Since we’ve only tried two of the many flavors of cookies to pair with wines, there will be posts in the future as we pair more Virginia wines with more of the cookies from the different boxes. If you are looking for a unique pairing of sweets and Virginia wines be sure to pick up a few boxes of these cookies and several bottles of Virginia wine. You can purchase them in many locations in Virginia or from their website. And when you do, tell them you read about them on Virginia Wine Time!

Bulls-Eye on Ox-Eye Vineyards

We always have our sights set for new wineries to visit when we travel throughout the state, and a recent trip to the historic town of Staunton allowed us to hone in on the newly opened tasting room for Ox-Eye Vineyards.

The experience was indeed a unique one as the tasting room is located in the town of Staunton instead of near the Ox-Eye vineyards. The vineyards are actually in Shenandoah farm country and several miles away from downtown Staunton. Visitors to Virginia wineries may find this unusual, but it is par for the course in Europe. We actually enjoyed this slice of Old World in a historic town like Staunton (historic because it is the birthplace of President Woodrow Wilson), and there is no doubt that the tasting room’s downtown location creates a greater potential to attract more customers. And the closing time on Friday and Saturday is 7 PM. End of work week/happy hour crowds in Staunton who seek an alternative to cheap beer and watered down liquor now have a place to unwind. The quaint tasting room itself as well as the out door café tables and chairs only enhance the Euro vibe.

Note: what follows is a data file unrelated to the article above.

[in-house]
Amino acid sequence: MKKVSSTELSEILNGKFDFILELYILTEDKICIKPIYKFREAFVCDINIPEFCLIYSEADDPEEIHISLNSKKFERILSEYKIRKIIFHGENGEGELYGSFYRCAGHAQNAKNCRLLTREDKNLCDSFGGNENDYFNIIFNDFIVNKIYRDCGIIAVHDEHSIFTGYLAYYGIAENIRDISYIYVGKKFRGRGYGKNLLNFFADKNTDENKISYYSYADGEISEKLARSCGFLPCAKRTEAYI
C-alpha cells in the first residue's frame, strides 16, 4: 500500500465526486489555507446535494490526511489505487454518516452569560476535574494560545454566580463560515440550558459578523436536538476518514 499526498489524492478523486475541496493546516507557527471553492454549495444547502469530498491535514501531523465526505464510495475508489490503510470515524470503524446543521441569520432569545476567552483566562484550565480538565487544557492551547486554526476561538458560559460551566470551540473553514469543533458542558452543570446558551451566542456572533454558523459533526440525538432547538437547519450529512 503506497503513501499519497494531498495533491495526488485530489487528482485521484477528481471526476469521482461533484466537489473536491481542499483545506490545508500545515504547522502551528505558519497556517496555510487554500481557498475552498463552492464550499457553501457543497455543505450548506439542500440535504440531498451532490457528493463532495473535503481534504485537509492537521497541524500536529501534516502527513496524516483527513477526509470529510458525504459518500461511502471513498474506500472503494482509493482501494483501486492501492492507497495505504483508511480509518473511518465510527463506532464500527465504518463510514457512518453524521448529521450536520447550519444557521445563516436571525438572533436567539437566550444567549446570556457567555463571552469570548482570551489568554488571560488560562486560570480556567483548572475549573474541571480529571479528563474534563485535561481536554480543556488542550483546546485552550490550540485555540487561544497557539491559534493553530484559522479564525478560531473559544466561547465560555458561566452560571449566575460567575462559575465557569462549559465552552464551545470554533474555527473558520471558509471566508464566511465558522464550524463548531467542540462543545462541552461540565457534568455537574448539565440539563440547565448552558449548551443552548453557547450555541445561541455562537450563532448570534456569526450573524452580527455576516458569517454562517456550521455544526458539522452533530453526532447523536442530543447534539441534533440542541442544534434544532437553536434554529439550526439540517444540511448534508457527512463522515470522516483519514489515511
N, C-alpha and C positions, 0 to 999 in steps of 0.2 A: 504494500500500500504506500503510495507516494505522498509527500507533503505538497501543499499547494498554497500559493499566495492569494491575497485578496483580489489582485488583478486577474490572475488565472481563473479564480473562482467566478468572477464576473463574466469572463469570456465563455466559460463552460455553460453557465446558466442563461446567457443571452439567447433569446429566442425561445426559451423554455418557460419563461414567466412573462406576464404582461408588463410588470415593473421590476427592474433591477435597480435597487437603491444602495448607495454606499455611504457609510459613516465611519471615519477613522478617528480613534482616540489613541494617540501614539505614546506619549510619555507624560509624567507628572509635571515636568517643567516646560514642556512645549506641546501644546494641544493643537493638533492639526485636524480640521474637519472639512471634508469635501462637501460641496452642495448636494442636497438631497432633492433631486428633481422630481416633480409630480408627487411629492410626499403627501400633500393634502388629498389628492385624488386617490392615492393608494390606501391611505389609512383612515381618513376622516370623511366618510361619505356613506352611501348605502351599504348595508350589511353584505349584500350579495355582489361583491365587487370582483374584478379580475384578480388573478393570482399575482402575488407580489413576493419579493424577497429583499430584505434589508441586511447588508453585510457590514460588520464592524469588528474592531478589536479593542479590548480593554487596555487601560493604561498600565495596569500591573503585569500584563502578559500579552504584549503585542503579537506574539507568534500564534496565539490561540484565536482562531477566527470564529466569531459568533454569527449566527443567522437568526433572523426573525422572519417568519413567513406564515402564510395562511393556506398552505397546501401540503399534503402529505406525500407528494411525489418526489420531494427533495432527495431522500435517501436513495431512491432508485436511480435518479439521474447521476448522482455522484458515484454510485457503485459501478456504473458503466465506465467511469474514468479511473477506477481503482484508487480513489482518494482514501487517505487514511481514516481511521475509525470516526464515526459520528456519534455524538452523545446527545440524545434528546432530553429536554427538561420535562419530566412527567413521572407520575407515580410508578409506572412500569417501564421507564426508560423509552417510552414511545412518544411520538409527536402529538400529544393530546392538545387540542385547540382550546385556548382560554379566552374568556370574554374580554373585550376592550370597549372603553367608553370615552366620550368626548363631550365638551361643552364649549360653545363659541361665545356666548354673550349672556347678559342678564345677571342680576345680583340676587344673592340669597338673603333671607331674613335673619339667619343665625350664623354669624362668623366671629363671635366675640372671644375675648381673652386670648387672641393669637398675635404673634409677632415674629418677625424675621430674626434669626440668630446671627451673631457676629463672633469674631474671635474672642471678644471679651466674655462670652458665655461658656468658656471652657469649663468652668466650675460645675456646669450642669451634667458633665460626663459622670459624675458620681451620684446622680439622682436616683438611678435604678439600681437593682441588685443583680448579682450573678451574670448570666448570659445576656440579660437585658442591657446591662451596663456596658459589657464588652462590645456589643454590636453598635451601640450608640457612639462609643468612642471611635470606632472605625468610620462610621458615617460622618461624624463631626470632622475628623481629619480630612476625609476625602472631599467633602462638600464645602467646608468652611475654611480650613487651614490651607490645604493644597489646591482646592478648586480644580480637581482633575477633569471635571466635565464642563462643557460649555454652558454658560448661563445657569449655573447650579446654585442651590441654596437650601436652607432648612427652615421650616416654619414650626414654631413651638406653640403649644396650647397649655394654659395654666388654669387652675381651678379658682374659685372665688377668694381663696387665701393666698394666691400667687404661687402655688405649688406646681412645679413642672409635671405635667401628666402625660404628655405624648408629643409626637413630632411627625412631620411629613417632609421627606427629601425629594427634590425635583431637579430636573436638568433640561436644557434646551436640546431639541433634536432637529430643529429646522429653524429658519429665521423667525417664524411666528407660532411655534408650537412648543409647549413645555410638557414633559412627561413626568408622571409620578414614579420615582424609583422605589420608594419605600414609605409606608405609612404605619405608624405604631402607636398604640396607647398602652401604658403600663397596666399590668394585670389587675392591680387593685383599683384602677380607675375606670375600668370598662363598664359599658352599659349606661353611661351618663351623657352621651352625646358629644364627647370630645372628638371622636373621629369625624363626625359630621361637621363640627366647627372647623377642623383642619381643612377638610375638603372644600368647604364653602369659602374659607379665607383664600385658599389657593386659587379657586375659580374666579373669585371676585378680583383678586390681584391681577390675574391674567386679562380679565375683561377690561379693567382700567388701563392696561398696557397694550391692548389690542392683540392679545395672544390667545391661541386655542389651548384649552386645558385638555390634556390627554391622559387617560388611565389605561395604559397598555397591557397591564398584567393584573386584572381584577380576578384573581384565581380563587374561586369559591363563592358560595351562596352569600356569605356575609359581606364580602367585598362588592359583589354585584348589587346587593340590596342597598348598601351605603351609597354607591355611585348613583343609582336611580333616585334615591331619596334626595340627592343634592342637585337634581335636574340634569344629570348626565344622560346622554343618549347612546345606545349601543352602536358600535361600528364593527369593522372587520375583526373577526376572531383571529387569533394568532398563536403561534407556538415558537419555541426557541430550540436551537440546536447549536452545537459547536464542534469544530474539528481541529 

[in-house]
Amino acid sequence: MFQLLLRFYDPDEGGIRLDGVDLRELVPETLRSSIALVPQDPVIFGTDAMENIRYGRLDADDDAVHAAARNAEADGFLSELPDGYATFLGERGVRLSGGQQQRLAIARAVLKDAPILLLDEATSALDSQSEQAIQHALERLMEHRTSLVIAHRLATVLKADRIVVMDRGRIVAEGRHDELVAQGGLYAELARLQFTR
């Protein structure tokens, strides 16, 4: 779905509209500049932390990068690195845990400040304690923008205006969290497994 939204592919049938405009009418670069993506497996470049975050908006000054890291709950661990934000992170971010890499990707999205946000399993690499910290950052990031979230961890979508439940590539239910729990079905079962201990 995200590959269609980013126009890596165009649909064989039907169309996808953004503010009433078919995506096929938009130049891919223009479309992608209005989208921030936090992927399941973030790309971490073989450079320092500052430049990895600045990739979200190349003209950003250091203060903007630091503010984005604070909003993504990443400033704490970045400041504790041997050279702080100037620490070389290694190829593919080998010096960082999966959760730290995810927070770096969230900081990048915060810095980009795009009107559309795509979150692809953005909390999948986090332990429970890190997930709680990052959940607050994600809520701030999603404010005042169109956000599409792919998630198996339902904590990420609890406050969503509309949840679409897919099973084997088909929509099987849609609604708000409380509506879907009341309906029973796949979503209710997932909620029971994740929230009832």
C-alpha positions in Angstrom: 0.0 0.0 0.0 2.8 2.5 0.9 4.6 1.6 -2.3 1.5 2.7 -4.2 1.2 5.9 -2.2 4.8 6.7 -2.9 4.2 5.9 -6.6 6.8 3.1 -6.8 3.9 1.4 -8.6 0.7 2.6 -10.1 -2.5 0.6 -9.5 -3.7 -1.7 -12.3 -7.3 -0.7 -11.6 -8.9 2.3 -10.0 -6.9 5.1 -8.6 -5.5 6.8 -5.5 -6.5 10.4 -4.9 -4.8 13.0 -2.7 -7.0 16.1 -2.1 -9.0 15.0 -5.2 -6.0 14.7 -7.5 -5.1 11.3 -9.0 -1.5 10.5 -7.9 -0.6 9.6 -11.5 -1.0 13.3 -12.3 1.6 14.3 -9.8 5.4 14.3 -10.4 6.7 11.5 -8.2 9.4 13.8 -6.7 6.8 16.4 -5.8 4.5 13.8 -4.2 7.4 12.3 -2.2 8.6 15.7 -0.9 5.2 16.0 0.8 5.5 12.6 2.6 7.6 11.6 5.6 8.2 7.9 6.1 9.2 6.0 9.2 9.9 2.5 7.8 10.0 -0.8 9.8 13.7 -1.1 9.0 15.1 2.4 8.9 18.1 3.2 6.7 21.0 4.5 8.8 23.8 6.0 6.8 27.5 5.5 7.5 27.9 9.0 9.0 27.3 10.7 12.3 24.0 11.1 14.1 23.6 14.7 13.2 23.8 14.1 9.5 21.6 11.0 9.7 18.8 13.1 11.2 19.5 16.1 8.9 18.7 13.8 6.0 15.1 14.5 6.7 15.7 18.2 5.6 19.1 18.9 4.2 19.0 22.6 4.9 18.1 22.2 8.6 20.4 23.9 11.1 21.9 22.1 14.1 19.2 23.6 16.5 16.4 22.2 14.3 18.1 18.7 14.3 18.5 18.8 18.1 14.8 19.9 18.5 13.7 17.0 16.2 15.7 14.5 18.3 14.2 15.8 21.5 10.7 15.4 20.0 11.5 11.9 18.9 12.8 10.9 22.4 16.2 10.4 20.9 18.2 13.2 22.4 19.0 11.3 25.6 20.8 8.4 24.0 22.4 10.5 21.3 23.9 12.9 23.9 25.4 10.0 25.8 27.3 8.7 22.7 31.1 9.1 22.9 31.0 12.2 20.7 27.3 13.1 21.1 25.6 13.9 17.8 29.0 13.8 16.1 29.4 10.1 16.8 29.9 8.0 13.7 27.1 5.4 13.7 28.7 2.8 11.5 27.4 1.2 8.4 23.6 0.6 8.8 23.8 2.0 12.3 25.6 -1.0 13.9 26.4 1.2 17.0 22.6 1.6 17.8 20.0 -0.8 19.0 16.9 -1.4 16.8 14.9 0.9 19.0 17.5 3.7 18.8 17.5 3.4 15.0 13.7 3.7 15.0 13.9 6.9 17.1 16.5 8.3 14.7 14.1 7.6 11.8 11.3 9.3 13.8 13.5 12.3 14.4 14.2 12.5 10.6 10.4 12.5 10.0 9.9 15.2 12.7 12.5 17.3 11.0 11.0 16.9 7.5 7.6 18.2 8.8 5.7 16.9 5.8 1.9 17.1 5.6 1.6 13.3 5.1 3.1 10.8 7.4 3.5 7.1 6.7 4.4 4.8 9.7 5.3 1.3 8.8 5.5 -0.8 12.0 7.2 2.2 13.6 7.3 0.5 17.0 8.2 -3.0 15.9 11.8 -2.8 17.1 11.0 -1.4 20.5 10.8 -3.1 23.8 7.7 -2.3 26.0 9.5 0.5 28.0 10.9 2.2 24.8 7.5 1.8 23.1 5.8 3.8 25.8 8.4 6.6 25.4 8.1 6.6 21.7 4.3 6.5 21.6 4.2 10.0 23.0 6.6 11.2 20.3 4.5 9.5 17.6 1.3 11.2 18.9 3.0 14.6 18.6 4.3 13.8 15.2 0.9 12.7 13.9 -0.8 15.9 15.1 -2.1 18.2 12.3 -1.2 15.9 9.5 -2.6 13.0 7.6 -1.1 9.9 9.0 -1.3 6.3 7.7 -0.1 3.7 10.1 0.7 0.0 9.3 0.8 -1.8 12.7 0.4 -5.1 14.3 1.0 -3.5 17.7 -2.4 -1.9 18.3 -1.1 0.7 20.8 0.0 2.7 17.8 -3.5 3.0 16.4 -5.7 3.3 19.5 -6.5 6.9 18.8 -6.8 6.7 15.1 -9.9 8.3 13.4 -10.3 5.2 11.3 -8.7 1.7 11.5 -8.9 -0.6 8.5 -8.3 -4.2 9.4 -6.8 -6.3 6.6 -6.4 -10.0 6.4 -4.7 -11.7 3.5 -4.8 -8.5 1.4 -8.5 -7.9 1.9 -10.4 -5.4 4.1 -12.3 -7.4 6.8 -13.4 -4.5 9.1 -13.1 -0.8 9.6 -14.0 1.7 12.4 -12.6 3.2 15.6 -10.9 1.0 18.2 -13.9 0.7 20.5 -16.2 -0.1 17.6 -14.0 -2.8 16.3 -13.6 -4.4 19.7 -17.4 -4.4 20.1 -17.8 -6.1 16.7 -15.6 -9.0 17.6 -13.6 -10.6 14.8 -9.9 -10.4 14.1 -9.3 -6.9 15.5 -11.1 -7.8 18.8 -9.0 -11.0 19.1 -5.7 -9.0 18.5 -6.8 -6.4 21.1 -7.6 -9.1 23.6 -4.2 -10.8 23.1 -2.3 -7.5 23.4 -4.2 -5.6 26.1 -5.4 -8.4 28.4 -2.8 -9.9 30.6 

So what about the wines? Overall, we found them to be well-crafted wines. Three white wines from the 2010 vintage and three reds from the 2009 vintages were offered for tasting. Of the white wines, we both enjoyed the crisp Chardonnay that was fermented in stainless steel tanks. It presented aromas and flavors of pear and citrus zest, and its refreshing finish was made for a hot summer’s day. Nice on its own, this Chardonnay should pair nicely with poultry or shellfish.